Wednesday, 19 April 2017


The Roach fishing seemed to have peaked early this spring, some speculated the fish had spawned and moved away early this year, certainly my two most recent trips seemed to endorse this.  The first saw just a couple of twitchy missed bites at dusk and the second a total blank.  The following day I still had the car loaded but as the work day wound down I still hadn’t decided whether to bother or just go home.  The weather was hardly encouraging, dry and bright but the North easterly wind was keeping things cool.  Should I turn right at the gate and head for home or should I turn left and fish? 

Half an hour later I had two rods out in a sheltered swim, surrounded by tall trees.  As fishing for Roach was obviously hopeless I decided to change things, instead of identical rigs fishing the same area I decided to drop one in close and bait it with corn.  Before the splash of the feeder subsided I chucked two handfuls of corn on top and another two of maggots, then I left it to its own devices.  Ever the optimist I had Tench in mind on that one.  As usual the other was dropped down the shelf, baited with maggots and recast every ten minutes or so.

Once settled down with a brew I felt content.  In all likelihood a blank was on the cards but I was in a lovely spot watching Grebes, Mallards, Tufties and a Swan.  There was plenty of birdsong coming from the newly greening trees, Blackbirds, Green Woodpeckers and a Pheasant squawked away to the North.  When all is said and done this is a pretty good place to unwind on a spring evening, even if the wind did mean the heavy coat was required.   However if tonight is another total blank should I reconsider my future plans?
1930, an hour has gone.  The pheasant is still noisy, Pigeons and Crows have joined the chorus but there are still no fishy signs in the swim.  A week ago this wouldn’t have bothered me, it’s still early in the session but now the doubts creep in.  This is a moody water, stuffed with fish of all species but they are highly nomadic and this is one of those times when you wonder if you are within a mile of one.

2000, the wind has dropped briefly and the swim is calm, revealing nothing.  A week ago I started getting unhittable rattles about now but not yesterday and I’ll be surprised if it happens tonight.  2010, A faint but definite rattle on the tip!  I’m all attention now…  A couple of minutes later I wind in maggots that look untouched…  Was it a liner?  My optimistic side wonders if a nice Tench has brushed the line on its way to my baited spot in the margin.  Another prolonged gust of wind makes me glad the Catch Cult hat is pulled down tight over my lugs…  Was that another rattle?!  If so I’m too late again, sure enough the maggots have been chewed!  Its growing dark now and I untangle the head torch, there’s a splash under the tree near my margin rod, was it fowl or fish?  Shortly after the recast the tip thumps round and it’s unmissable!  But I missed it… this has happened a few times this spring.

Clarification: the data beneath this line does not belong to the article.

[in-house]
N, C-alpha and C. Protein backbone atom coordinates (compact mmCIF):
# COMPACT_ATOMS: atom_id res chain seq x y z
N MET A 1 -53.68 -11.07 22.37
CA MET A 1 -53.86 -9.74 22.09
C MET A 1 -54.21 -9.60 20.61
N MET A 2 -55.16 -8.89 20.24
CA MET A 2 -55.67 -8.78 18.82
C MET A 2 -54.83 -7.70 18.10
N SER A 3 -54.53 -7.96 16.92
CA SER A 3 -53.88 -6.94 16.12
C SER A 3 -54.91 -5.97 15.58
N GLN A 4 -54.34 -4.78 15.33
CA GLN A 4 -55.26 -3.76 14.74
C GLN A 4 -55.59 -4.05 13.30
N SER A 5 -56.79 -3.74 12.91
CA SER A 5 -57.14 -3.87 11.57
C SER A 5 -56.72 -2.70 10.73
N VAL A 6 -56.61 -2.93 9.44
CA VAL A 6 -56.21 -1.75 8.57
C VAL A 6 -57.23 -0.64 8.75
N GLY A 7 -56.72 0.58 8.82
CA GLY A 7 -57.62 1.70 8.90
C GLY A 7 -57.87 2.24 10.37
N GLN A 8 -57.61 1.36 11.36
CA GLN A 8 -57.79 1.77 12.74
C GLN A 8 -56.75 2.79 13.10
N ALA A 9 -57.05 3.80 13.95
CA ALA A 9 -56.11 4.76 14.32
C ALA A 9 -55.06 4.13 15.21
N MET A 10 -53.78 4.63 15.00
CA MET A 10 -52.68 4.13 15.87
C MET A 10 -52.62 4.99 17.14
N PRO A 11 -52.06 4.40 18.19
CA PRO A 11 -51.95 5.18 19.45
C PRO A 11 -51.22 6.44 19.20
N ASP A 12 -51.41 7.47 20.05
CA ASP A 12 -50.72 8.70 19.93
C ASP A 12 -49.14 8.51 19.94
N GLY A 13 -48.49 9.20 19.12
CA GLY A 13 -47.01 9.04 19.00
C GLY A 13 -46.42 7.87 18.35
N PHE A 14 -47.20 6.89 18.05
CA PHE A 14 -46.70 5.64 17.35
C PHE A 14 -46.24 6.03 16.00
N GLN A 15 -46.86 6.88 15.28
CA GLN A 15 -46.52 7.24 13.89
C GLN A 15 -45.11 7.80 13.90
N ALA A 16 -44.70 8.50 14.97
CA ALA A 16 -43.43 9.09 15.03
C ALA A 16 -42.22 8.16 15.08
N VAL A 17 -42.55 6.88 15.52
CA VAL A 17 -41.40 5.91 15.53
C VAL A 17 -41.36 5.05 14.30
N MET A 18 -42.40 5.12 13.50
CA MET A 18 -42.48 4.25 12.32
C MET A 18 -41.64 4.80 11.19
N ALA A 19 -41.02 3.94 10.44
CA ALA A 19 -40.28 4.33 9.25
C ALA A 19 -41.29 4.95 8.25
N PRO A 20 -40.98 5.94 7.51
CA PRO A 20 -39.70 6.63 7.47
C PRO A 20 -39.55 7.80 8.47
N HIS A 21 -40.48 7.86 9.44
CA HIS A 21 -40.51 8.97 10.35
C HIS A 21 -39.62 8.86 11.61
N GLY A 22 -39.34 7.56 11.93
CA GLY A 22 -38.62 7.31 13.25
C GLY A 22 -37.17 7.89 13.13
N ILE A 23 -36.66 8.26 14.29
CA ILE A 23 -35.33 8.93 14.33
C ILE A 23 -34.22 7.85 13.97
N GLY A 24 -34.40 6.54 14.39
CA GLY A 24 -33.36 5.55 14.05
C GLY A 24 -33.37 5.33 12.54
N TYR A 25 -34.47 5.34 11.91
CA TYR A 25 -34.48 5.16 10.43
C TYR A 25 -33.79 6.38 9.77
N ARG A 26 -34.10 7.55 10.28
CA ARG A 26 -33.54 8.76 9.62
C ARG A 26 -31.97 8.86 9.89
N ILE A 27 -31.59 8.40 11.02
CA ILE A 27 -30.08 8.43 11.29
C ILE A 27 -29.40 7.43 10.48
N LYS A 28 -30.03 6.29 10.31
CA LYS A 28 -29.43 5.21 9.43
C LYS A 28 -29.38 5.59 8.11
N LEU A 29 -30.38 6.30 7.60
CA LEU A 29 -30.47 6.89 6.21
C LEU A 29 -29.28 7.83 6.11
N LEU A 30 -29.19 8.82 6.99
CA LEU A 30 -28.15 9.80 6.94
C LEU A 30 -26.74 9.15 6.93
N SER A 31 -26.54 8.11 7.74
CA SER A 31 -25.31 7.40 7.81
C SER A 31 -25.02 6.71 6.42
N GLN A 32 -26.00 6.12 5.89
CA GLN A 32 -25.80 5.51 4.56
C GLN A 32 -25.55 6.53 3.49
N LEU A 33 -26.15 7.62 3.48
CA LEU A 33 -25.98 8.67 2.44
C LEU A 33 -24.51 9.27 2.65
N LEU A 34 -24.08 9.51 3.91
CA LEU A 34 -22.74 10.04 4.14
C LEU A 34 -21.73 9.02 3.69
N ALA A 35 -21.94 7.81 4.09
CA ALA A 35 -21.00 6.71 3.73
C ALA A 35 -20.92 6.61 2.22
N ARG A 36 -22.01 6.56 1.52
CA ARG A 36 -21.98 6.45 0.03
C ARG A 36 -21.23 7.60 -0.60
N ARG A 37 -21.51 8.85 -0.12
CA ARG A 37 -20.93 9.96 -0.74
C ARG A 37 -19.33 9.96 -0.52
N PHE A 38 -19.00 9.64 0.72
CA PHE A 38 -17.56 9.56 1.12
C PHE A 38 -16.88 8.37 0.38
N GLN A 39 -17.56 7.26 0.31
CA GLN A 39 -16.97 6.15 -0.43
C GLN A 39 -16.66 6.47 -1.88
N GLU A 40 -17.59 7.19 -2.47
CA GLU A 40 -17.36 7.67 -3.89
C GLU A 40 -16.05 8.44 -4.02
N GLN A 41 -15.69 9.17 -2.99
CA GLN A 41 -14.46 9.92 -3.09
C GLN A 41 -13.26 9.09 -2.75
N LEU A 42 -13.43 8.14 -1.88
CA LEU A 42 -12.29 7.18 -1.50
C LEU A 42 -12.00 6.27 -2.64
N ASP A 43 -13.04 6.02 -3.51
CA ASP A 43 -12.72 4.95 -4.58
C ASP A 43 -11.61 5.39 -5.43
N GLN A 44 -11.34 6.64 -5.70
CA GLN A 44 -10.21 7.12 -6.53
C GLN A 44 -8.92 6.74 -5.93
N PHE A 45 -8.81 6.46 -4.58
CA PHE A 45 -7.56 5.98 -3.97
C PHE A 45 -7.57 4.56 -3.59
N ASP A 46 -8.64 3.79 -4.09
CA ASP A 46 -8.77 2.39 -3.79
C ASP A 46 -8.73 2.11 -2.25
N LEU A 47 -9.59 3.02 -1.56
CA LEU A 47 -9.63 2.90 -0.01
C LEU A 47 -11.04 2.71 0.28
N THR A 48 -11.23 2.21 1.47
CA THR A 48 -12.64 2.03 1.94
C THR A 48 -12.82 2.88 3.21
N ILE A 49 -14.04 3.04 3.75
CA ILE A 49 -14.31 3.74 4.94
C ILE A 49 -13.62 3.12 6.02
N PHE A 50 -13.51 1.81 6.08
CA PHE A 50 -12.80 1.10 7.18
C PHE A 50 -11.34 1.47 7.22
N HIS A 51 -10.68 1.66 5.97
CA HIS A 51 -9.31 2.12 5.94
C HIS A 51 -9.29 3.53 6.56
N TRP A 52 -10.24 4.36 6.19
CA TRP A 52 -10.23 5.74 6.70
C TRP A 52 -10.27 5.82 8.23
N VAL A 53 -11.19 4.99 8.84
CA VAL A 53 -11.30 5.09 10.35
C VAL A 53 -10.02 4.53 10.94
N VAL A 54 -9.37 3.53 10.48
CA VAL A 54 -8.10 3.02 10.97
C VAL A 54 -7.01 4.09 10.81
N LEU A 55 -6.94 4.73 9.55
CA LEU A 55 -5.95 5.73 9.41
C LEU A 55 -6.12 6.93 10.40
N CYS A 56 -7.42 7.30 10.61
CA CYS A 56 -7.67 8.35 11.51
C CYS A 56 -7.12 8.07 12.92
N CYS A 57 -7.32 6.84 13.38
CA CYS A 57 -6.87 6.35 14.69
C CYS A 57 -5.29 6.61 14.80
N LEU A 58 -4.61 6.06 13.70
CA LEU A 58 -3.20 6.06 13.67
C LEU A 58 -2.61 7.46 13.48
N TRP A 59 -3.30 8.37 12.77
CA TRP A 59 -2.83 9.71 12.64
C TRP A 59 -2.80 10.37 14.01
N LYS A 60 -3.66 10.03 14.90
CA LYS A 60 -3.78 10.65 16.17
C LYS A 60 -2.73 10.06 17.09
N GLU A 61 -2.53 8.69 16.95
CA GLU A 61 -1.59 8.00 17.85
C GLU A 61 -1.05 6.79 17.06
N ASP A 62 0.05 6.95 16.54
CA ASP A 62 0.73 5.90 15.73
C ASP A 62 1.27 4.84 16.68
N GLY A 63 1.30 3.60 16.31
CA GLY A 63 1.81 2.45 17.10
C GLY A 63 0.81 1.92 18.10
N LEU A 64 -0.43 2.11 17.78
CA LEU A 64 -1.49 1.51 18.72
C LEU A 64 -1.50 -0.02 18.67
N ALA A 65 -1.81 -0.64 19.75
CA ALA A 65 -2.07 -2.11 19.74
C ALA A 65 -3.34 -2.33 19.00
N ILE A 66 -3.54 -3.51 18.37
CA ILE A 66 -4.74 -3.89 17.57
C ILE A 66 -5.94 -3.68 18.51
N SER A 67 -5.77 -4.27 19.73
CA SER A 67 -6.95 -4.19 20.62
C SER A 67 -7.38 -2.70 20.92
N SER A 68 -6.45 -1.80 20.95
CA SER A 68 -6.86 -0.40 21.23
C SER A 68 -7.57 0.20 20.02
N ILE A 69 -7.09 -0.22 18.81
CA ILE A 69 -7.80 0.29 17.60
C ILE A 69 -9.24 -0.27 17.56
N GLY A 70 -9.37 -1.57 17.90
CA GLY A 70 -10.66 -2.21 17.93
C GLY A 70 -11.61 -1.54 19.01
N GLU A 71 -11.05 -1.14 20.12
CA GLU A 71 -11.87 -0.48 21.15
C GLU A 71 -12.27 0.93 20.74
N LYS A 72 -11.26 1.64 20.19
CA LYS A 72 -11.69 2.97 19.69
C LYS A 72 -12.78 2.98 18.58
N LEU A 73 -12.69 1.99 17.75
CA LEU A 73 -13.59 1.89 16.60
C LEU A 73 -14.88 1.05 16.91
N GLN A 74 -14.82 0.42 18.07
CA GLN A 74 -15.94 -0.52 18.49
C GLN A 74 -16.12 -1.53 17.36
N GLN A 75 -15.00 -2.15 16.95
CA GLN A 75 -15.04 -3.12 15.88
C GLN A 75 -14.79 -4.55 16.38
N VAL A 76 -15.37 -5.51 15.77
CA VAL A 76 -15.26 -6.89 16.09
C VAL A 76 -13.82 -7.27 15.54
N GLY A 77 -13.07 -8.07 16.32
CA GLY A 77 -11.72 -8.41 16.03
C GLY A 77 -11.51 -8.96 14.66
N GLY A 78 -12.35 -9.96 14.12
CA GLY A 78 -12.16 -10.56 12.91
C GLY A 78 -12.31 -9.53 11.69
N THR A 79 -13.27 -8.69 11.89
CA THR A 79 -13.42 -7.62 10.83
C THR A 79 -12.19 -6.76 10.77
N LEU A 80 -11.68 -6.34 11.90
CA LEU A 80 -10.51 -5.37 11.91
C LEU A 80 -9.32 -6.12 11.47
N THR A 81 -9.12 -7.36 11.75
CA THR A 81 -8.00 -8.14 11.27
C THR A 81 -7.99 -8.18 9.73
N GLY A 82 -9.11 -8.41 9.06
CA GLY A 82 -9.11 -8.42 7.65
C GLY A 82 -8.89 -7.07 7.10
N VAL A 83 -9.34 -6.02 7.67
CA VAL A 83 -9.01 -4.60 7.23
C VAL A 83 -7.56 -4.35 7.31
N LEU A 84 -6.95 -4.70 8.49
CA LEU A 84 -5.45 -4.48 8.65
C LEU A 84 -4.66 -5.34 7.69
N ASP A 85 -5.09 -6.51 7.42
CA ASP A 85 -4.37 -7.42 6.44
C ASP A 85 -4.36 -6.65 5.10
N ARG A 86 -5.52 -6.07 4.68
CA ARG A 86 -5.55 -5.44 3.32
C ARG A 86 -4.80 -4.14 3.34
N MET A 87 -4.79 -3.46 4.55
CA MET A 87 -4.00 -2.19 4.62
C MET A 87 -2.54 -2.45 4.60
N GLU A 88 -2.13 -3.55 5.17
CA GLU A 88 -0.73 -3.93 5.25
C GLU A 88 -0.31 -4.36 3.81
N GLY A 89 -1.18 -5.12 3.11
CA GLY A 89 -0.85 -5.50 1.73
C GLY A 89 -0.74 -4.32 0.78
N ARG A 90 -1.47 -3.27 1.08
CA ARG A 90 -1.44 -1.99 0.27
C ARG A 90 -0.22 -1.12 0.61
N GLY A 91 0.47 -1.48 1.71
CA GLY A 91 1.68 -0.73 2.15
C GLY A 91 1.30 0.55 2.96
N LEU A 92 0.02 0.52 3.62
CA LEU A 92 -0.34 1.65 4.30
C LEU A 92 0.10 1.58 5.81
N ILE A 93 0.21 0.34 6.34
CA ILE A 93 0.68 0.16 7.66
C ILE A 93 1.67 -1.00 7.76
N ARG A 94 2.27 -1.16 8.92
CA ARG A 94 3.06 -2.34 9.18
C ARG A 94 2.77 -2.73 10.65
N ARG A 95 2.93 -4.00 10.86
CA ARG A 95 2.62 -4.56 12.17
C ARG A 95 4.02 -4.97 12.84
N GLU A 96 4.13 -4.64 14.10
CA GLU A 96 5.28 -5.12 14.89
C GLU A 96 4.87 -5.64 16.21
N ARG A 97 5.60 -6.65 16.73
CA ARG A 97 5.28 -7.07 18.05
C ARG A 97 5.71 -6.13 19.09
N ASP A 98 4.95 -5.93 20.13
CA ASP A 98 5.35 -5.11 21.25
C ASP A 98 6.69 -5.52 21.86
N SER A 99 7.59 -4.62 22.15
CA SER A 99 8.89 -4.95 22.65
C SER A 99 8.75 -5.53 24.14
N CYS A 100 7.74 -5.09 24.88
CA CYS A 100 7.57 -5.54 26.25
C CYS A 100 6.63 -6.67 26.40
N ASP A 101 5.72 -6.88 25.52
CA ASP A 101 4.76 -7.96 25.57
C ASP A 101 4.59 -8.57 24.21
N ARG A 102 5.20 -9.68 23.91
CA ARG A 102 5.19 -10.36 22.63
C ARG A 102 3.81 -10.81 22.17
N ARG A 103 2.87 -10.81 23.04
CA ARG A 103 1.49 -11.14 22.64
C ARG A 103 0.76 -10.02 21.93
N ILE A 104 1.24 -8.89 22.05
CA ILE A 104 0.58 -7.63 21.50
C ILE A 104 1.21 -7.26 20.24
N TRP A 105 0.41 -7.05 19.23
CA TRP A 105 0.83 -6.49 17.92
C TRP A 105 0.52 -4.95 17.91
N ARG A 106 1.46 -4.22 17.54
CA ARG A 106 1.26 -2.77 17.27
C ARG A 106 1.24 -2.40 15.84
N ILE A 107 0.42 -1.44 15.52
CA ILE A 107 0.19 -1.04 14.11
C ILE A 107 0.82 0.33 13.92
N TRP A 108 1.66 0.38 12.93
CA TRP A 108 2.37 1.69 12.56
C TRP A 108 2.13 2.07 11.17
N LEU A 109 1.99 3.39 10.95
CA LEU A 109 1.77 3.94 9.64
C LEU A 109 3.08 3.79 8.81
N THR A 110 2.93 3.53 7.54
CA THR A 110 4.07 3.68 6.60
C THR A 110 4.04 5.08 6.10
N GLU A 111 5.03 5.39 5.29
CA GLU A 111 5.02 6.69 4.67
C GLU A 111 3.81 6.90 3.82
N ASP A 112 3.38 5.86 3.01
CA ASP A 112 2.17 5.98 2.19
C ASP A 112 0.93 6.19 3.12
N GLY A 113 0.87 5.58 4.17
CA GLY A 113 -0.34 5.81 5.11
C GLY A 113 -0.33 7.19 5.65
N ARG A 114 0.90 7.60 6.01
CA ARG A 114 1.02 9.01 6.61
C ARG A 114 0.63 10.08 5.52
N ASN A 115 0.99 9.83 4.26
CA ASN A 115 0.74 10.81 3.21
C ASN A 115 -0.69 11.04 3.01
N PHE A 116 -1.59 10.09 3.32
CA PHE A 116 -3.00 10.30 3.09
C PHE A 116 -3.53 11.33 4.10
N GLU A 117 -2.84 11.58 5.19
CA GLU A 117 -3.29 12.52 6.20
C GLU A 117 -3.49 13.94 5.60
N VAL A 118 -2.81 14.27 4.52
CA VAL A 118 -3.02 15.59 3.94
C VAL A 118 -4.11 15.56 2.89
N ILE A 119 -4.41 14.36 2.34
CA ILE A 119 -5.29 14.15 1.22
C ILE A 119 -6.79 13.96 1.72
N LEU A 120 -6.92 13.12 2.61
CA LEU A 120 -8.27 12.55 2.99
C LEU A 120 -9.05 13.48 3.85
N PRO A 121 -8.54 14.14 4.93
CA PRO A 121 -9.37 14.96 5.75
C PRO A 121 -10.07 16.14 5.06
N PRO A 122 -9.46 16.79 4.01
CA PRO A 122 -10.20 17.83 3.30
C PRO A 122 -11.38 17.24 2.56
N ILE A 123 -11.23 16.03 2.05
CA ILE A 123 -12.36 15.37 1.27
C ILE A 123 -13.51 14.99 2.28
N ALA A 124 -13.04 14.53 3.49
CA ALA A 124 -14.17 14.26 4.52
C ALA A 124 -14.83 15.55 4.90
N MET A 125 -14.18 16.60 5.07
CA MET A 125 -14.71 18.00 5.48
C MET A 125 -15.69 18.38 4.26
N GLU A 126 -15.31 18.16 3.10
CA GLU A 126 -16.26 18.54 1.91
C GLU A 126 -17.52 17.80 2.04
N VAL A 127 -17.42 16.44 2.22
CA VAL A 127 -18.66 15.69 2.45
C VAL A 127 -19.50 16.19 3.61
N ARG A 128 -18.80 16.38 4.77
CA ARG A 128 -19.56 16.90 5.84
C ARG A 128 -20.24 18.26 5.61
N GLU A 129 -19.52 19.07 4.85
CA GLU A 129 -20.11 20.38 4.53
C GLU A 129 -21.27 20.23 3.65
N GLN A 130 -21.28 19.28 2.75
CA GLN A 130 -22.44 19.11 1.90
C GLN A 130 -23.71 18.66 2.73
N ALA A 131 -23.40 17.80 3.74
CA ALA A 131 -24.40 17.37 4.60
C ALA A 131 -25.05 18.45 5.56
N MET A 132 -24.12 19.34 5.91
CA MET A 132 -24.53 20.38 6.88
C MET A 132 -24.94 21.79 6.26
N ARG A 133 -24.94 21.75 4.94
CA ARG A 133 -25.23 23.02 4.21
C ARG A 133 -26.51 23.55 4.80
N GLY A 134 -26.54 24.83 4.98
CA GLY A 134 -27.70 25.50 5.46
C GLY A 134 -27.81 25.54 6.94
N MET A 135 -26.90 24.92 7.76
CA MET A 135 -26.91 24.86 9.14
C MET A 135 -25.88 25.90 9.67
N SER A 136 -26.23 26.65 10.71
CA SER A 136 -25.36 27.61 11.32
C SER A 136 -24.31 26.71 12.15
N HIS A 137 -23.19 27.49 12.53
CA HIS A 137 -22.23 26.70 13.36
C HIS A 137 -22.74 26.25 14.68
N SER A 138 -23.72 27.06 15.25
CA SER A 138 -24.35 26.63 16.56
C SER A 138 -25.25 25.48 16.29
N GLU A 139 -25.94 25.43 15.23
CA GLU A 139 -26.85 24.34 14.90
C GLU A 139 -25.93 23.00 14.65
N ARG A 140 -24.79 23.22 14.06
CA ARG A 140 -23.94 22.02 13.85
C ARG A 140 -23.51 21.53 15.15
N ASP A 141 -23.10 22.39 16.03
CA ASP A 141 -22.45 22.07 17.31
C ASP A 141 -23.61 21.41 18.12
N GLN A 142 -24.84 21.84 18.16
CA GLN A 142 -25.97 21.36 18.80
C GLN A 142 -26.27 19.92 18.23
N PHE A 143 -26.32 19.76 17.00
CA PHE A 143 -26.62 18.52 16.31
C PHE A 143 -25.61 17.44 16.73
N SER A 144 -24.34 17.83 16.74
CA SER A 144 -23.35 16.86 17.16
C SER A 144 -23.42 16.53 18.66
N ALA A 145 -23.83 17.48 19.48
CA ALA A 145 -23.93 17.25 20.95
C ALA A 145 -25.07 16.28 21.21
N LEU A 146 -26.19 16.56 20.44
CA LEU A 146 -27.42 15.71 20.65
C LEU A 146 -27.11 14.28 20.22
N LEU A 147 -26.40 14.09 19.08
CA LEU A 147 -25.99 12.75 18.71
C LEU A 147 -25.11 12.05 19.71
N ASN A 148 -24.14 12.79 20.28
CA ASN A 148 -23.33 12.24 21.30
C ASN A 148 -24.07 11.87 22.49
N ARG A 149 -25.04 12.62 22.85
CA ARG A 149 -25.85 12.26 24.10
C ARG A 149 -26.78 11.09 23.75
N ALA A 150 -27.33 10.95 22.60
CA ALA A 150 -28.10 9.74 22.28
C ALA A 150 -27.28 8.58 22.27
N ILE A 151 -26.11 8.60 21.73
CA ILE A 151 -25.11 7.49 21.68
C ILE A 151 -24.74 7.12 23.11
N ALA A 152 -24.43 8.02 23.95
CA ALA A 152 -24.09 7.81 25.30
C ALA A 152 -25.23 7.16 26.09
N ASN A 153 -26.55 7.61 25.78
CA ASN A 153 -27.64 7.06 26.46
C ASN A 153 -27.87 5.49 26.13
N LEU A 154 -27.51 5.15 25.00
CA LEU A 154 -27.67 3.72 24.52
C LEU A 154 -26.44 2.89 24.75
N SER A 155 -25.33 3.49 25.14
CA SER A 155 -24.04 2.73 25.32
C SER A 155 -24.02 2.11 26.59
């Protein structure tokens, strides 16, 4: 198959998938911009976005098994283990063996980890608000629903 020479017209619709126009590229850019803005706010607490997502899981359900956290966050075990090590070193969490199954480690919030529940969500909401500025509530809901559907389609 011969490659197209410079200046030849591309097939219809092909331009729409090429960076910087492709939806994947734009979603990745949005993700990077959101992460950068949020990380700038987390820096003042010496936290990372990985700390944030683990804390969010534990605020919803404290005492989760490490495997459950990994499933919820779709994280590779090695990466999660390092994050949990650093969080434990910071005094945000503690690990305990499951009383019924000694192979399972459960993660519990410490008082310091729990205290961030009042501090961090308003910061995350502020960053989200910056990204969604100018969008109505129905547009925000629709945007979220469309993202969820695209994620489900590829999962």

By 2025 the bats are out, my hands are cold and I’m hungry. I’ve run out of groundbait and it’s not really worth making more so I start tidying up.  It would be nice to end on a tale of a big fish against the odds but I finished with the blank I expected.  If I’d been a bit more positive I’d have probably fished better but at least tonight brings a bit of hope.  There are still fish around, I should have known better as it was hit and miss last year.  I just have to stick to my guns and keep going whenever I can, there’s still a chance this spring.

Friday, 7 April 2017

Good Evenings

By the time the Pike fishing season finishes I’ve usually pushed my luck with the family as far as it will go and actually feel like a rest from early mornings and physical fishing.  However I still need to get my fishing fix so what I really need right now is some interesting (that word again) short session fishing.  Luckily a year ago I stumbled, almost by accident, onto some good Roach fishing so right now this fits the bill nicely.  Once upon a time I would have laughed at the thought of finding myself fishing for Roach but apart from being interesting (!) it ticks the other boxes too.  The water in question is quiet and beautiful, the fish grow big.

As I get older I realise the benefits of keeping an angling diary too, I was able to go back a year and remind myself exactly how I went about it from location to groundbait mix to hook size.  This time I felt confident enough to tweak things a little.  Open end feeders, helicopter rigs and short hooklengths, my set ups would still make a proper Roach angler weep but I’ve gone a little lighter all round without breaking my philosophy of not wanting to get a bite if I can’t actually land the fish.

Since the Pike rods went to the back of the shed I’ve fished three times, all short evening sessions covering the last couple of hours of daylight and the first hour of dark.  Already a pattern has formed, during the early period it seems as if there isn’t a fish within a mile of my baits but this gives me an opportunity to soak up the sights and sounds of the birdlife which is constant.  When this subsides at dusk the silence is stark and the flight replaced by bats.  I recast regularly to keep the feed going in and half an hour before the bats come out the Roach switch on.  This also coincides with the dropping temperature requiring warm head gear in the form of my new ‘Catch Cult’ hat.  Of course it could just mean that the new hat is a lucky one.  So far I’ve caught a few Roach and missed a few too, only one required the scales and if I’d have been a bit more organised I should have used the camera too.  To be honest I’d have settled for this but I’ll be back soon, hoping for more and bigger!
Talking of 'Catch Cult' the new magazine has been very well received and actually sold out!  Well done Rob and Martin, roll on issue 2!